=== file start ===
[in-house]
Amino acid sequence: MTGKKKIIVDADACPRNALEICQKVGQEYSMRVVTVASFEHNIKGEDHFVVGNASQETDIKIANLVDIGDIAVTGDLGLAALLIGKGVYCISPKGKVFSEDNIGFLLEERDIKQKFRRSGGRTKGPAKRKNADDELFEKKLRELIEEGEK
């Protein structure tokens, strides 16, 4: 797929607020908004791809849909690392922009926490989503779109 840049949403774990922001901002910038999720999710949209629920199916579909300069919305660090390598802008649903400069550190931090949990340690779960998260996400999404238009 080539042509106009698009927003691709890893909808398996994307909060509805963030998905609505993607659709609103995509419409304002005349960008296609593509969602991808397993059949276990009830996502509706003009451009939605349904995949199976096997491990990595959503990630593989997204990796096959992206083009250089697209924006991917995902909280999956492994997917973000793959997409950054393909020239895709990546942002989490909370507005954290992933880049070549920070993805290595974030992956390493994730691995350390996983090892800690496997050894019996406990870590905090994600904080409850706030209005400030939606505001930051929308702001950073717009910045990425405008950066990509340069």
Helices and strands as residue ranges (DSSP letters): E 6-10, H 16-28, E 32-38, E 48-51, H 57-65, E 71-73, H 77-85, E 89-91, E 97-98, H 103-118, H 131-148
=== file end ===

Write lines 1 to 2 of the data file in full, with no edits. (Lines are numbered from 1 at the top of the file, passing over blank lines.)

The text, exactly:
[in-house]
Amino acid sequence: MTGKKKIIVDADACPRNALEICQKVGQEYSMRVVTVASFEHNIKGEDHFVVGNASQETDIKIANLVDIGDIAVTGDLGLAALLIGKGVYCISPKGKVFSEDNIGFLLEERDIKQKFRRSGGRTKGPAKRKNADDELFEKKLRELIEEGEK